RandyLeGrant's Travel Journals


What was the strangest food you ate while traveling?

Lamb brains in Jordan.

  • 69 years old
  • From Oklahoma, United States
  • Currently in Connecticut, United States

Middle East in December

I am the Executive Director at GeoVisions. I'm in Amman, Jordan tonight and will be here through Wednesday. I'm then headed to Damascus and then Beirut to check up on our volunteers and tutors and and visit our projects.

Day 5-Thursday in Damascus

Syria Dimashq [Damascus], Syria  |  Dec 16, 2010
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  • A visit to Old Damascus is a must-do for anyone who travels.

 I am in the oldest continuously inhabited city in the world, first settled in the 2nd millennium BC. I've decided to stay my time here in Old Damascus, the original spot Damascus was started. The narrow streets and vibrant markets are amazing. 

The day officially started around 6:15 a.m. departing from Amman, Jordan and driving by car to Damascus, Syria.  The entire drive took about 3 hours and that included a stop at the Jordanian border to pay the exit tax and the Syrian border to have my Visa and Passport inspected and stamped.

The drive from the border to the city is blotted with "camps" and for the first-time vistor you really don't know what to think.  It's a stark scene of severe poverty everywhere the eye can see.  Another oddity is the driver had to find us a taxi when we arrived Damascus, because he isn't allowed to drive his car inside the city with passengers.  That must be done by a proper Damascus taxi.  So at the side of a busy road, we jumped out, transferred luggage to an awaiting taxi, and made it to our hotel.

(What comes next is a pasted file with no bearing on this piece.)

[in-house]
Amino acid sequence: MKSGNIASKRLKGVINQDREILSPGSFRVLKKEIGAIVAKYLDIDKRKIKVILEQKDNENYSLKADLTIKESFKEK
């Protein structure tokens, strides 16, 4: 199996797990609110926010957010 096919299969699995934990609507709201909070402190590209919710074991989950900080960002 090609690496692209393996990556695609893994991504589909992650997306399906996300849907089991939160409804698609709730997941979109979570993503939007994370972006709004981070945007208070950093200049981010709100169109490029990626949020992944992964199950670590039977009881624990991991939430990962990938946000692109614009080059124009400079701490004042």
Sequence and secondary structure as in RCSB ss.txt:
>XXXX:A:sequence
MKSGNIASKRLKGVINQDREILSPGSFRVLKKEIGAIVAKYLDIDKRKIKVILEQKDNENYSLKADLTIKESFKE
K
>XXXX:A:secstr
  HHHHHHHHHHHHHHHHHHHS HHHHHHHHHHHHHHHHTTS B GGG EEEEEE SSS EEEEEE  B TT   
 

If you go by car it will take at least 3 hours if you leave very early in the morning and much longer if you depart anytime after 9:00 a.m.  There is an exit tax to leave Jordan and not entry tax for Syria.  It is NOT advised for Americans to reach the border and try to get an entry visa to Syria.  99% are turned away.  An entry visa now costs $131 and you need to have it in your passport at the time you arrive in Syria.  Don't mess about.  Those guys are not at all forgiving.  If you have any stamp in your passport from Israel, you cannot enter Syria not matter what kind of visa you show up with.

My traveling partner for this trip chose a hotel in the heart of Old Damascus and it was simply amazing.  An old converted Old Damascus home, it had the sitting area outside and the courtyard complete with fountain and fruit trees and the rooms were stunning.  It was like staying in a museum.

I was in Damascus 24 hours and I could have easily used 2 or 3 more days.  Don't rush.  Syria is not a place you are going to visit often, so when you're there you want to really see it.  The markets are amazing and you can walk by and sample Syrian candy, smell the dozens of spices and you can buy almost anything you could ever want.

I was in Syria for a fact-finding trip to determine the suitability for Damascus for our Conversation Corps and Conversation Partner programs.  More on our decision and plans later, but I found the Syrian people very hospital, friendly and engaging.

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